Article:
“We fled our village to a hiding site before the fighting began. I went back to my home to feed the animals and get some food for my family. The soldiers were in my house and when I tried to enter they yelled at me to get out. I told them ‘this is my house’ but one soldier pointed a gun at me and asked me ‘do you want to die?" I was frightened and ran away. All our crops and livestock have already been taken by the soldiers. We are worried that when we are able to go back to our village there will be nothing left. How will we survive?”- Roi Nan, 56 year old grandmother from Mansi township
At the same time as Thein Sein’s government is engaging in public relations maneuvers designed to make it appear that reform is taking place, its army is perpetrating atrocities against the Kachin people on a widespread and systematic basis. Seven months after the November 2010 elections and four months after the convening of parliament which, in the words of the ruling generals, “completed the country’s transition to a multiparty democracy,” the regime launched a new war in Kachin State and Northern Shan State. After a seventeen year ceasefire, the renewed conflict has brought rampant human rights abuses by the Burma Army including, rape, torture, the use of human minesweepers and the forced displacement of entire villages.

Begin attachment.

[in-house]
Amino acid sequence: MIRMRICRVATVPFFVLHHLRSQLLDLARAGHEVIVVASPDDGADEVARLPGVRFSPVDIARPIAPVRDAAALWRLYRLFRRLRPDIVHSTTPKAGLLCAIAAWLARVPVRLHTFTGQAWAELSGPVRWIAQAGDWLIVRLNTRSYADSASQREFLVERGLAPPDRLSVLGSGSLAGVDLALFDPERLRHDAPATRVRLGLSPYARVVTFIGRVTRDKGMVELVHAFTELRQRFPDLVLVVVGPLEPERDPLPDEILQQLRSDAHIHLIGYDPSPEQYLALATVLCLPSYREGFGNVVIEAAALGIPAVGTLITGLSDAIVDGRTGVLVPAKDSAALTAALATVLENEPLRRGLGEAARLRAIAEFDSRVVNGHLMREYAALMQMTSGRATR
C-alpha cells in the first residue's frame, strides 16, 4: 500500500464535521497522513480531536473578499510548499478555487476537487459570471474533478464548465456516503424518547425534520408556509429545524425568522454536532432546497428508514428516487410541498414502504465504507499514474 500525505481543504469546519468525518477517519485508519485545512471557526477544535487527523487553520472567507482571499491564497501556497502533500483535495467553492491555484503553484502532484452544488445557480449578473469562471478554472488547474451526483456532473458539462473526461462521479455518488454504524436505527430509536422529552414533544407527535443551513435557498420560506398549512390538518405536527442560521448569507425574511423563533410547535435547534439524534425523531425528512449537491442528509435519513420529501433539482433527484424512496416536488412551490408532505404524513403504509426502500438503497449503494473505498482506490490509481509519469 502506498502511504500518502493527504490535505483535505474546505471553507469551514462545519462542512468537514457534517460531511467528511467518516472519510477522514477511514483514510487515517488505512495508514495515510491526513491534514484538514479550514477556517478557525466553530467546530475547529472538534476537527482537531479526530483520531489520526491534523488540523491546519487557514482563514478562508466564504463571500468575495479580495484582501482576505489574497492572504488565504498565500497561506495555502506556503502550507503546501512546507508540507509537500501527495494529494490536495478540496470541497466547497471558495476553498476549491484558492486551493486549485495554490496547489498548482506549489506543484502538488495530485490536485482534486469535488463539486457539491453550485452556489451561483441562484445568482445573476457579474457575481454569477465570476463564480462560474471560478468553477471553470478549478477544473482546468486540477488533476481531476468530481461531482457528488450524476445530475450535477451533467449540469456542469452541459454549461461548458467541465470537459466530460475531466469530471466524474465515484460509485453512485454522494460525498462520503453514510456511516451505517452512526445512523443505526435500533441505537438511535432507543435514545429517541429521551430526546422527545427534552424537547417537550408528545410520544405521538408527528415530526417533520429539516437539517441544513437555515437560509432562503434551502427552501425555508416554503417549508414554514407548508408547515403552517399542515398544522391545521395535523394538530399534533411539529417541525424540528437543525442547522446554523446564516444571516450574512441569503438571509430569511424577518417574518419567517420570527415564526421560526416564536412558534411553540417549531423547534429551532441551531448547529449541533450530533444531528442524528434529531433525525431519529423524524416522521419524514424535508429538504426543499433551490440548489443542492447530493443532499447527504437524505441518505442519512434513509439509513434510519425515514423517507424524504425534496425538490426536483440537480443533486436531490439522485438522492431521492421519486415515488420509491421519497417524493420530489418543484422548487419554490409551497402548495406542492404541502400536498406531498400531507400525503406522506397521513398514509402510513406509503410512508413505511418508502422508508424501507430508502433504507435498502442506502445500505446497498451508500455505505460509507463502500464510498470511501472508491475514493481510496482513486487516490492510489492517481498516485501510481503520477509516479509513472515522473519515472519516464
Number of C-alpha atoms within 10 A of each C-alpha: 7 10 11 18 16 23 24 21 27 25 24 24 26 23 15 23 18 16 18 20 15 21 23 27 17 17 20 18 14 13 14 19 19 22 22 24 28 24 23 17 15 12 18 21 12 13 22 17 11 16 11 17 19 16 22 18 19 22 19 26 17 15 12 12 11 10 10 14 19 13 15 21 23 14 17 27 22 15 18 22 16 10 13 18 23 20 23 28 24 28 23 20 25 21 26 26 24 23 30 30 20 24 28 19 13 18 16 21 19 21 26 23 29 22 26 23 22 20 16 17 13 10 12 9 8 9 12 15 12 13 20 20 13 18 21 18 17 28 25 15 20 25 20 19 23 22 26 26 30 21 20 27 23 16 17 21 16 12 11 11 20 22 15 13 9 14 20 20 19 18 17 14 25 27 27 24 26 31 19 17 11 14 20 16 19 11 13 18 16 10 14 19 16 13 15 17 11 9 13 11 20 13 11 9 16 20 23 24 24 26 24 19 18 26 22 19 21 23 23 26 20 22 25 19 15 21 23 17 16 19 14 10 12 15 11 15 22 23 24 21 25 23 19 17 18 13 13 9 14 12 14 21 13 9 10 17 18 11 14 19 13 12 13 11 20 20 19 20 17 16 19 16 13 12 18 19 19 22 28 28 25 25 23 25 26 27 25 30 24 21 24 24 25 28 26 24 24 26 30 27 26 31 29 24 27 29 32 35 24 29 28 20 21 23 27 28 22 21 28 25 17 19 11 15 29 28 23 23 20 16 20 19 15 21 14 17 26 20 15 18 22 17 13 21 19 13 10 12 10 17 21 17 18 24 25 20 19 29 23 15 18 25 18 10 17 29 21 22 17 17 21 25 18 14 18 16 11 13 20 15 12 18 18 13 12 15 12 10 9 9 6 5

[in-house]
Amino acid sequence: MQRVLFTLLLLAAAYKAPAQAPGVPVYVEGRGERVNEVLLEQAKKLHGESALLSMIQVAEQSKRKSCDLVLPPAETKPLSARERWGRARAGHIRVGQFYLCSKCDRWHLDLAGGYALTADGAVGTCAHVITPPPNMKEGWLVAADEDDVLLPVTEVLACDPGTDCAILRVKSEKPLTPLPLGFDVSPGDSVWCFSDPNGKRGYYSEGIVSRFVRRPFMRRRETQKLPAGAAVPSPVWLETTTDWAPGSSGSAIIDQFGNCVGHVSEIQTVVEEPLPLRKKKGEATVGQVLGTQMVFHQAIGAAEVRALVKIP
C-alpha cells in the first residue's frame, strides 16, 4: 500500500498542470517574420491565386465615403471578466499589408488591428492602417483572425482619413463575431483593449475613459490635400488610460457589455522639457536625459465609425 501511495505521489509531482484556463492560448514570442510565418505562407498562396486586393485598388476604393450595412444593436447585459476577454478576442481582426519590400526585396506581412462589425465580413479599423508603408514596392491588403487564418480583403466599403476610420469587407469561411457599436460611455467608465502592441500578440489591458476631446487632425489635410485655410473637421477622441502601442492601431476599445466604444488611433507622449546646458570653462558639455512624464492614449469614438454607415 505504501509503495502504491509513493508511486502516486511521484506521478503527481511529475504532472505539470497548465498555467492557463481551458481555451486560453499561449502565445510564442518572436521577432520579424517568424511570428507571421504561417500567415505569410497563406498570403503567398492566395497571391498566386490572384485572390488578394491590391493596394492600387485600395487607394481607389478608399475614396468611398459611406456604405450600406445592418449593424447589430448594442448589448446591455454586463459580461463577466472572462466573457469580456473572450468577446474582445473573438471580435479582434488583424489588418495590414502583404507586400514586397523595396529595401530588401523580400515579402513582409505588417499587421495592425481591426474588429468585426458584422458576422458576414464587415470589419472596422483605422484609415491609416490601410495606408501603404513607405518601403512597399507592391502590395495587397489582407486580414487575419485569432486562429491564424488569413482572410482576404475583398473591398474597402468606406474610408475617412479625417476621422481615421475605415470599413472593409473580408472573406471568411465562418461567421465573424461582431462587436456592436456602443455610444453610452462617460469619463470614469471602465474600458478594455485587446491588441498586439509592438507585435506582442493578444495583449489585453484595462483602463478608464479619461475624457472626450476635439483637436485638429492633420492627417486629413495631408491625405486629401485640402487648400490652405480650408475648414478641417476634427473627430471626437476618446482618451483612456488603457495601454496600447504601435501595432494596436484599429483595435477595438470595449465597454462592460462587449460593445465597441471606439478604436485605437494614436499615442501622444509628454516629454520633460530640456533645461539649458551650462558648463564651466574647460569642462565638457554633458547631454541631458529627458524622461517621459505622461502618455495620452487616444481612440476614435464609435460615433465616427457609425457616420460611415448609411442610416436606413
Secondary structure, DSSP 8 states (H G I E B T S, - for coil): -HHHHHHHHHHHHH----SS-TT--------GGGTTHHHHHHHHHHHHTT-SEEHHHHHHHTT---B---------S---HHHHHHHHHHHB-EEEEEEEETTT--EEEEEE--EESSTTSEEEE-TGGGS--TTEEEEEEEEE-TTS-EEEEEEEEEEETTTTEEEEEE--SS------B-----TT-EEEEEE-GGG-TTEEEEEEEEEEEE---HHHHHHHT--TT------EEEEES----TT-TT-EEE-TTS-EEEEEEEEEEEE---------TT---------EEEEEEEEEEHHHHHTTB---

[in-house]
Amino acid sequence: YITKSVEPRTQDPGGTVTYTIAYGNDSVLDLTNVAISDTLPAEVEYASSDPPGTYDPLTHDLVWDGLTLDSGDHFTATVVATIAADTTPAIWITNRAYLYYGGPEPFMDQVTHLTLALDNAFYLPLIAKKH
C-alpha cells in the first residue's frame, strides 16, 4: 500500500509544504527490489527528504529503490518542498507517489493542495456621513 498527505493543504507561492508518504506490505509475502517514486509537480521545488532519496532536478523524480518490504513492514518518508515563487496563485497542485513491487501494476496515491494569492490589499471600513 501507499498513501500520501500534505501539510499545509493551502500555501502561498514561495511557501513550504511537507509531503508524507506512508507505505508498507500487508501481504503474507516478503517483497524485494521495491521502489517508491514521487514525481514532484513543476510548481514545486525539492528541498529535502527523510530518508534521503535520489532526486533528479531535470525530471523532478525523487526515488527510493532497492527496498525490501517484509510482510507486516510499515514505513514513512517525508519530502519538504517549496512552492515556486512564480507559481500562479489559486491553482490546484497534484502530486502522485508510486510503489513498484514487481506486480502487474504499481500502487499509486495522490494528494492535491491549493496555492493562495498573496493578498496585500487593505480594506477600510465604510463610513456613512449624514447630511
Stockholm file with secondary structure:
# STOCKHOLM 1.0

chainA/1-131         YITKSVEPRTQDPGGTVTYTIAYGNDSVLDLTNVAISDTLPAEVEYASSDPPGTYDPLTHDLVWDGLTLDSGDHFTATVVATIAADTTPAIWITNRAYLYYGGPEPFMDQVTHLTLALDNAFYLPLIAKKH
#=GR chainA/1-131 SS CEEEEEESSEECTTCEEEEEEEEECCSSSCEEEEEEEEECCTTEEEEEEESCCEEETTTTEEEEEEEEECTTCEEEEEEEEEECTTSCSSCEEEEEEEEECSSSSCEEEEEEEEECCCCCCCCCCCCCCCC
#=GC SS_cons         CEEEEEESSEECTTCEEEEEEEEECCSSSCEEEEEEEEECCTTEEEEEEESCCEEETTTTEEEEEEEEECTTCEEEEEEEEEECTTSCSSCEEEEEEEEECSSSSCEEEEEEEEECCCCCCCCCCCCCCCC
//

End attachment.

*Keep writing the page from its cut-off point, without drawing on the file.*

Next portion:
Human rights abuses in Burma are prevalent because of the culture of impunity put in place at the highest levels of government. The Burmese regime continuously fails to investigate human rights abuses committee by its military and instead categorically denies the possibility that abuses are taking place. Attempts to seek justice for the crimes committed against the Kachin people have resulted in responses ranging from “we do not take responsibility for any landmine injuries” to “the higher authorities will not listen to your complaint”. These human rights violations have led villagers to flee approaching troops, creating tens of thousands of internally displaced persons. The Burmese regime has refused to allow aid groups working inside the country to provide relief to the majority of these displaced people and international groups have failed to provide sufficient cross-border aid, creating a growing humanitarian crisis.